Trump recently made alarming statements, including advocating for "ideological screening" of migrants, making divisive remarks about "liberal Jews," and praising Hezbollah, but his inflammatory remarks barely received any news coverage.
Major TV news networks highlighted only about 22 minutes of coverage. Collectively, within the two weeks following each comment, major broadcast and cable news outlets provided less than two hours of coverage for the four comments combined, according to a new report by Media Matters for America.
The trend suggests the networks have become desensitized to Trump's frequent extreme comments even though they have covered such rhetoric in the past — like when Trump suggested the execution of Joint Chief of Staff head Mark Milley. Networks highlighted the former president’s comments, but their infrequent coverage of his inflammatory statements raise questions about why certain comments are covered and some are not.
“If we don't call out the rhetoric as extreme, we risk making it normal and acceptable,” Libby Hemphill, a professor at the University of Michigan's School of Information and the Institute for Social Research, told Salon. “Those are the downstream risks of desensitizing. Again, focusing on the impacts these statements have, like increasing antisemitic behavior generally or raising the temperature in the Middle East conflicts, helps people understand why they're dangerous, who they impact, and why speech matters.”
Trump’s recent comments about vowing to implement rigorous ideological screening of immigrants to the U.S., particularly suggesting he would turn away anyone who doesn’t like “our religion,” received little coverage. Broadcast news “totally ignored the comments,” Media Matters pointed out. Meanwhile, cable news devoted just under seven minutes of coverage and CNN and MSNBC each devoted about three minutes, with Fox News devoting less than one minute.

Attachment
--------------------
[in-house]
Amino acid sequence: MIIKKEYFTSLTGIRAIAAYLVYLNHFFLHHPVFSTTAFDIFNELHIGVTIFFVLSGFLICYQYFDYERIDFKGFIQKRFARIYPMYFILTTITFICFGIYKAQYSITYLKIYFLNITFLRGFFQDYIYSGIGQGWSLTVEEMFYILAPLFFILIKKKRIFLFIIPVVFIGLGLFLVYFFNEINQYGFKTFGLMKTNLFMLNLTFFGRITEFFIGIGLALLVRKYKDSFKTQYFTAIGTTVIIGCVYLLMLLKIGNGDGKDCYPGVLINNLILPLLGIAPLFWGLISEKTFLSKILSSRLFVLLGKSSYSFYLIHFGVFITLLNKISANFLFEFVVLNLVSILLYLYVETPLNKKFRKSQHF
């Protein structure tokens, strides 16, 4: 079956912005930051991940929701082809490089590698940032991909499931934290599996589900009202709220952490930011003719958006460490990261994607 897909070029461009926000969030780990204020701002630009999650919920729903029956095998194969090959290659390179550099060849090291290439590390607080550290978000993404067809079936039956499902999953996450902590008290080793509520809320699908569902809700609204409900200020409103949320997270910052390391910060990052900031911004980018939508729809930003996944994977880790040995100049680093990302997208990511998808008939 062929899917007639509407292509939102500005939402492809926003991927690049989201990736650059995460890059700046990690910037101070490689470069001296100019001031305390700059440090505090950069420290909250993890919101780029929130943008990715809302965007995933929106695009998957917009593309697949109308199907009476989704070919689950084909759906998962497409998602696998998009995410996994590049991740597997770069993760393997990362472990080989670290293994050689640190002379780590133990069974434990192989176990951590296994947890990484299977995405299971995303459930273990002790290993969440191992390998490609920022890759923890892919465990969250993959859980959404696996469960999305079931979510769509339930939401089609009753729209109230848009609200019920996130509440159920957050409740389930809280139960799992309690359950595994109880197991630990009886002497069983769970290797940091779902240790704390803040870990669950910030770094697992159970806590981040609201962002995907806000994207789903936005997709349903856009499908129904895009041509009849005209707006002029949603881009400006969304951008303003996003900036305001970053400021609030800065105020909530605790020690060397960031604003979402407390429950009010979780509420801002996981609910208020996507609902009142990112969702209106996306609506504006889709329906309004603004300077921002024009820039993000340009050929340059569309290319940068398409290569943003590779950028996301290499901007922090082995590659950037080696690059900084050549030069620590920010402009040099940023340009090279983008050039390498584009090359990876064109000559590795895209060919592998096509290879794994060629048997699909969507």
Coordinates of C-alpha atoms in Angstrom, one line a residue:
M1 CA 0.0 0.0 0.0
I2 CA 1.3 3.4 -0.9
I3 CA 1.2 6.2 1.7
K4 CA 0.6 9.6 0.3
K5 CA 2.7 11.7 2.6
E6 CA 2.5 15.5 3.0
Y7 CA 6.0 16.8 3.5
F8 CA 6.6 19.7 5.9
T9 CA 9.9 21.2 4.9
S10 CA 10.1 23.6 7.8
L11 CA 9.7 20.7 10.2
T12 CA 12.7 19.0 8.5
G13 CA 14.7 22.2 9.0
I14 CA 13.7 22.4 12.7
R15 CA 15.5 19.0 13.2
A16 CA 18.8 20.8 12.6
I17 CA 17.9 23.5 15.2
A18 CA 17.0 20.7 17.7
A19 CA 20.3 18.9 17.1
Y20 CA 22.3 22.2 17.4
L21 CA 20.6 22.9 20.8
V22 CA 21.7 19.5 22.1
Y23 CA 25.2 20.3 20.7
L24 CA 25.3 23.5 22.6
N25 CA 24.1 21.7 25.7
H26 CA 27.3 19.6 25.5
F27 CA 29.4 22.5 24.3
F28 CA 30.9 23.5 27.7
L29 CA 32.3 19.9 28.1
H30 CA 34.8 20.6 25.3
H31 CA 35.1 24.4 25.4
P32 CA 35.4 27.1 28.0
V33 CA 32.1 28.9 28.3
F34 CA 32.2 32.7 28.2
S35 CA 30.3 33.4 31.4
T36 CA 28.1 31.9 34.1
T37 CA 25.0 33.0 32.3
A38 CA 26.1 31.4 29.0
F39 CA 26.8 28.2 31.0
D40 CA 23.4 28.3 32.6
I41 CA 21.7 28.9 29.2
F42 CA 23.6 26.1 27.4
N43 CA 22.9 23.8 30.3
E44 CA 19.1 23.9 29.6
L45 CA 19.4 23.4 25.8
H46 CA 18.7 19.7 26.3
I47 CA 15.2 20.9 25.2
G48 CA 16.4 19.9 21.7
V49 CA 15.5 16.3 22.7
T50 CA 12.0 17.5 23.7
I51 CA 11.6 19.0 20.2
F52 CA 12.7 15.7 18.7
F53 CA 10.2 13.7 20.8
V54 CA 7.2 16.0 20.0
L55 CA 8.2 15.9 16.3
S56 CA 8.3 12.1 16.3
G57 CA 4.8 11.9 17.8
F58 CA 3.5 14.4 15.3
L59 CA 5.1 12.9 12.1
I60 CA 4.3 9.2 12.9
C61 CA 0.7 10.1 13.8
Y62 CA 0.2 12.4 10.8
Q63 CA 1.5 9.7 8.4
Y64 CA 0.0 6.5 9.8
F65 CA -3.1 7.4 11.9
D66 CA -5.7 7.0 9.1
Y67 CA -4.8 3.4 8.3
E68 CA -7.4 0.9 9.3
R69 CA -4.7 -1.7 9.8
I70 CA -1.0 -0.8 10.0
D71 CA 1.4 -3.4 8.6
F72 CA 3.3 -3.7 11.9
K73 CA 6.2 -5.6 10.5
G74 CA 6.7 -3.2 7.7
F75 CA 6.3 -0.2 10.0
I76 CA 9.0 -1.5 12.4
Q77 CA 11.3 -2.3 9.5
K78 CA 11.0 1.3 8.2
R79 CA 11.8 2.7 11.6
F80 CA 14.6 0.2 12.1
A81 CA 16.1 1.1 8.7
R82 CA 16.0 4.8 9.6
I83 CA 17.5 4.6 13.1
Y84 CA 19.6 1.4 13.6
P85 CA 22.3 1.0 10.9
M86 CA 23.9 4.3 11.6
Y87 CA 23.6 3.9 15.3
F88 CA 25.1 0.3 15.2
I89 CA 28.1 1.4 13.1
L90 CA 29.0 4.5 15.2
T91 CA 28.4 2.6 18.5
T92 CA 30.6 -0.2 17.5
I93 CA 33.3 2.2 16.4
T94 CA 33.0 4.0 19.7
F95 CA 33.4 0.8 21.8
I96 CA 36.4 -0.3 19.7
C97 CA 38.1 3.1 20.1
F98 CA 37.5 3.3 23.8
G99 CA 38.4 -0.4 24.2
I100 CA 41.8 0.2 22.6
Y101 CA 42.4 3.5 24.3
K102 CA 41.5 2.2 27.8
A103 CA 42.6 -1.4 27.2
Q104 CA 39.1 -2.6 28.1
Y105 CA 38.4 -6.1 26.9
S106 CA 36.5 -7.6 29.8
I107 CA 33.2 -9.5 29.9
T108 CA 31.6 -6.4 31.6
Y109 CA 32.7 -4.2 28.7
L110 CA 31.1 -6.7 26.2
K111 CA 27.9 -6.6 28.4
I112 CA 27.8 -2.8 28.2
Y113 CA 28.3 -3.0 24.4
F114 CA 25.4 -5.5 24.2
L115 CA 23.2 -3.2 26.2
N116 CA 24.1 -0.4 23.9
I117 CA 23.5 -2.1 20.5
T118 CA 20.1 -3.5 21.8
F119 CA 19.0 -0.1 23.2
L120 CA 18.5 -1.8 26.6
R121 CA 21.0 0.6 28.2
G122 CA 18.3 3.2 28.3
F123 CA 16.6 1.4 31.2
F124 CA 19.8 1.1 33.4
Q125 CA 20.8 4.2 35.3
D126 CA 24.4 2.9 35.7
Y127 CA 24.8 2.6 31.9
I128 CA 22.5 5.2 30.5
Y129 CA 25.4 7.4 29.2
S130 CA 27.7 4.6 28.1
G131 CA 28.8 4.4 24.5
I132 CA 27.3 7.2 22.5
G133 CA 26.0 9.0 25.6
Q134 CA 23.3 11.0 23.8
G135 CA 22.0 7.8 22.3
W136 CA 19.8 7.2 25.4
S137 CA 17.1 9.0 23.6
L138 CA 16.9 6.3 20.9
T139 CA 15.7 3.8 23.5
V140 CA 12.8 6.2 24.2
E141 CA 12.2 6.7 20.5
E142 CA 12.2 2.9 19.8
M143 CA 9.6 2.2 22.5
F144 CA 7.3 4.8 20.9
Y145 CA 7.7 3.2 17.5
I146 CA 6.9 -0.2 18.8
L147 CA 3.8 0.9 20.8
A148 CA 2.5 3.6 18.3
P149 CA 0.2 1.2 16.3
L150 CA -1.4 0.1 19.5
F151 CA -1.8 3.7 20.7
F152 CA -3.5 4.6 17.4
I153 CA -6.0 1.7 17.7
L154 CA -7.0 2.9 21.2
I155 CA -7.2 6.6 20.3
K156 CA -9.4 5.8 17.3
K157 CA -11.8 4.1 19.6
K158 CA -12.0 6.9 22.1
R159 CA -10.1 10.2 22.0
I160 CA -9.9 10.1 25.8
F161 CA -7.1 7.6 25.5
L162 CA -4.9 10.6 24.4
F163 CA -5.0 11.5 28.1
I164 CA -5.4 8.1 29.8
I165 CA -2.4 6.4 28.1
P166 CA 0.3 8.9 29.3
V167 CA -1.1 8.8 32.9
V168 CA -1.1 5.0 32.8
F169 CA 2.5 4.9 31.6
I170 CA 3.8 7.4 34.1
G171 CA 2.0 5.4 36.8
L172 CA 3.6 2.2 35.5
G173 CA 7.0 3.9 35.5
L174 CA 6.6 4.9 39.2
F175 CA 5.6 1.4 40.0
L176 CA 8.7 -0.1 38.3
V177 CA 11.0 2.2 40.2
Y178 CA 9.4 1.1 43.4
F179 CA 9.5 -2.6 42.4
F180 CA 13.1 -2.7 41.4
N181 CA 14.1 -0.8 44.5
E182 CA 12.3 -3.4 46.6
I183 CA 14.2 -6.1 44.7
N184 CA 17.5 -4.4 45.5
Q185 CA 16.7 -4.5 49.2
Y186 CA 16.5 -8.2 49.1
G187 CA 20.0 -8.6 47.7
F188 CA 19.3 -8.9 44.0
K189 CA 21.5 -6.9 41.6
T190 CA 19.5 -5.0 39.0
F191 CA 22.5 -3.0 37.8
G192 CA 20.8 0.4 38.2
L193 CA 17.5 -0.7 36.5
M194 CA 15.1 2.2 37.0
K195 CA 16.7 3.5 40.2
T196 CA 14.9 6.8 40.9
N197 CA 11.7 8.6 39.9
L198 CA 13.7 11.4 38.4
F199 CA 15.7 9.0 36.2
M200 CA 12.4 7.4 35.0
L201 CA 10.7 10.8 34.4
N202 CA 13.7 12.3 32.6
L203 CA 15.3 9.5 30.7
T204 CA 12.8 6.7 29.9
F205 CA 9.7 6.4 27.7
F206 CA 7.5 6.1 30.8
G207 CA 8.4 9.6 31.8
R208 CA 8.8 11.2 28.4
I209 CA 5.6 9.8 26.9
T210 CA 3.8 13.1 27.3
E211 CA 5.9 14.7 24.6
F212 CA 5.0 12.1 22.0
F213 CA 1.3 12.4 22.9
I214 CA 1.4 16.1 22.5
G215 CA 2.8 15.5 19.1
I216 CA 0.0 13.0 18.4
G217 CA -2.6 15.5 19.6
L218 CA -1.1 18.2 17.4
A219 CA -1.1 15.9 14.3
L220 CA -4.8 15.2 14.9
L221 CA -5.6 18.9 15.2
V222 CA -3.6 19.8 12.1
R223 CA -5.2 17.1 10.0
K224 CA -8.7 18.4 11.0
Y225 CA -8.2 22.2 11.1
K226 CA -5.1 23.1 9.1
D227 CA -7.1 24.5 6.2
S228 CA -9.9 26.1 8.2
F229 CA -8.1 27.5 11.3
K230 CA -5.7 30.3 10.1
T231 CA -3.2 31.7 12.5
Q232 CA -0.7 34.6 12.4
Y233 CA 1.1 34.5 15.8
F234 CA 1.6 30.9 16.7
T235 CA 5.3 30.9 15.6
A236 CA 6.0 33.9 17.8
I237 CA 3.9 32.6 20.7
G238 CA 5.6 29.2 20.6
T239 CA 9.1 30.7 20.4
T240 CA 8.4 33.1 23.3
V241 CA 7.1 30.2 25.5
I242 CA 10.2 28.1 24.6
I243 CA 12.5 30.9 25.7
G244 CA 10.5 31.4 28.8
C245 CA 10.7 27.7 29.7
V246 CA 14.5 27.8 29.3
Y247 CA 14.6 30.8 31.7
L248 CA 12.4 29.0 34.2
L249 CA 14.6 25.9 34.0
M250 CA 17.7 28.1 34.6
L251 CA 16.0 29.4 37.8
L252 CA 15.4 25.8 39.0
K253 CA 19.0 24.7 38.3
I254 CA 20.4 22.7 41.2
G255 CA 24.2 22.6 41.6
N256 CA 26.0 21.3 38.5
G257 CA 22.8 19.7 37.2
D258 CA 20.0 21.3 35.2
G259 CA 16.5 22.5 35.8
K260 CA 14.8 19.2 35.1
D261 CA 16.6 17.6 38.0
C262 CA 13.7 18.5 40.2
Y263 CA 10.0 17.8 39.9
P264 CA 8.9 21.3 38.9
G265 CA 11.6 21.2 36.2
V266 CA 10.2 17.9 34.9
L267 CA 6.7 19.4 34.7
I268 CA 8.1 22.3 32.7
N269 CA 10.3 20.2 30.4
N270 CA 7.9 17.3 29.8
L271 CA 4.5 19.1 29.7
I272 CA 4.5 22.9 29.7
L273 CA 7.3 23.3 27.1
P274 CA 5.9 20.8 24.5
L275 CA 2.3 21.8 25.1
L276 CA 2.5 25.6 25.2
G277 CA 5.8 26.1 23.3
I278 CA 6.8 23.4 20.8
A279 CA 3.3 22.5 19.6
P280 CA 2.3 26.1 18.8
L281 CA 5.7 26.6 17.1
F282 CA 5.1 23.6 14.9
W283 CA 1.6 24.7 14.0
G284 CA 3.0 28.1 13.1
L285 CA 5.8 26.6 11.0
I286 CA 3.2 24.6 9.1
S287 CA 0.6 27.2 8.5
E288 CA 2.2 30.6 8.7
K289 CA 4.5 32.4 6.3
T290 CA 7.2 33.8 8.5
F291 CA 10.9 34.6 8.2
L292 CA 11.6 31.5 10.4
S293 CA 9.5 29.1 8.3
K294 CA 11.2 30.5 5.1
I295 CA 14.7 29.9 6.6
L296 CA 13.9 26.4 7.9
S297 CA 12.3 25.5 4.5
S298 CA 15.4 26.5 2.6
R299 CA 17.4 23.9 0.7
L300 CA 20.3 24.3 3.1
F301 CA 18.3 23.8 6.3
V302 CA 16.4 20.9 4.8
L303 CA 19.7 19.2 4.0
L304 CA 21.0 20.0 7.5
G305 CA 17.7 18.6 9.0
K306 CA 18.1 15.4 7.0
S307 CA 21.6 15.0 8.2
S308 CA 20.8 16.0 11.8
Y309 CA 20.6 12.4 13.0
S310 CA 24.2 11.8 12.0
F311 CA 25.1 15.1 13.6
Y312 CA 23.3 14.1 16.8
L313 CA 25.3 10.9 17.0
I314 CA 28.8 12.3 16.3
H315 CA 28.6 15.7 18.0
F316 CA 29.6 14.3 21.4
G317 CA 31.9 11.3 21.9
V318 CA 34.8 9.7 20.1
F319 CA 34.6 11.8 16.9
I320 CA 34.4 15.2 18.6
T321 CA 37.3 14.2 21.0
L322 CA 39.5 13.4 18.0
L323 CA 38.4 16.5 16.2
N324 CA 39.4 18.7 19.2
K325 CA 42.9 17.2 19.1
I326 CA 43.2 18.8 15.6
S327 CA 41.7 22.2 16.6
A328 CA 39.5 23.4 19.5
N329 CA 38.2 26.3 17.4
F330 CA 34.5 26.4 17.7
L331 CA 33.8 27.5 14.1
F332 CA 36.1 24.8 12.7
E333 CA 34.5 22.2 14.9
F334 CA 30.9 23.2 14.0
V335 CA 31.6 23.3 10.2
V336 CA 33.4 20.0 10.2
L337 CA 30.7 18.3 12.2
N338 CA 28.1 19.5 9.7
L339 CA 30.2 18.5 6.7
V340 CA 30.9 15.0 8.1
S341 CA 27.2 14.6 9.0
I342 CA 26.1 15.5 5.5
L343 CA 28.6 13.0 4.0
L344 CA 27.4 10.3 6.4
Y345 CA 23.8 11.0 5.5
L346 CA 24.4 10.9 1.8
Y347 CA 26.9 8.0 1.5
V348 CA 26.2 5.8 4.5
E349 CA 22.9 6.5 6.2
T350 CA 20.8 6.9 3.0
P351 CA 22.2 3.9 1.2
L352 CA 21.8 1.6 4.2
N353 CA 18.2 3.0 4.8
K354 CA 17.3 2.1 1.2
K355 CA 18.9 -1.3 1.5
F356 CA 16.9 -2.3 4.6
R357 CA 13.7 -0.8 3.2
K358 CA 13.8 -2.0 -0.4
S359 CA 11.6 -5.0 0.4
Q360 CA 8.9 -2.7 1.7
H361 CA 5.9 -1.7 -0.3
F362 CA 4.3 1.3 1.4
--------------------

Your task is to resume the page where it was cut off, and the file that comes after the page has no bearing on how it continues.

Trump also made a statement on "liberal Jews'' voting to “destroy America & Israel” during the Rosh Hashanah holiday and received criticism from advocacy groups for its incendiary language and association with antisemitic tropes. Broadcast news outlets, including MSNBC (covering it for 9 minutes), CNN (covering it for just over 3 minutes), and Fox (ignoring it), did not bring attention to the statement in the subsequent two weeks, Media Matters found.
“The coverage is normalizing extreme positions on issues and failing to challenge the dehumanization of migrants and ‘bad’ Jews that Trump paints as enemies,” Donald Haider-Markel, a University of Kansas political science professor who studies domestic extremism, told Salon. “When his dehumanizing comments are not challenged by the news media, viewers go along. If the dehumanization sticks, it makes support of political violence against ‘enemies’ more likely.”
This is partly why we’ve seen an uptick in support for political violence in polls, especially in the recent polling by Public Religion Research Institute, he noted.
One-third of Republicans today believe that true American patriots may have to resort to violence to save the country, compared with 22% of independents and 13% of Democrats, according to a poll by PRRI that was published last month. Those percentages have increased since 2021, when 28% of Republicans and 7% of Democrats held this belief.
Journalists can cover Trump's statement more like they cover extremists than how they'd cover a traditional politician, Hemphill said. For instance, rather than focusing on his specific statement, the story could be about the “targets” of the rhetoric. Trump doesn't need to be the narrative, they added. The story could also be about the reaction rather than the statements.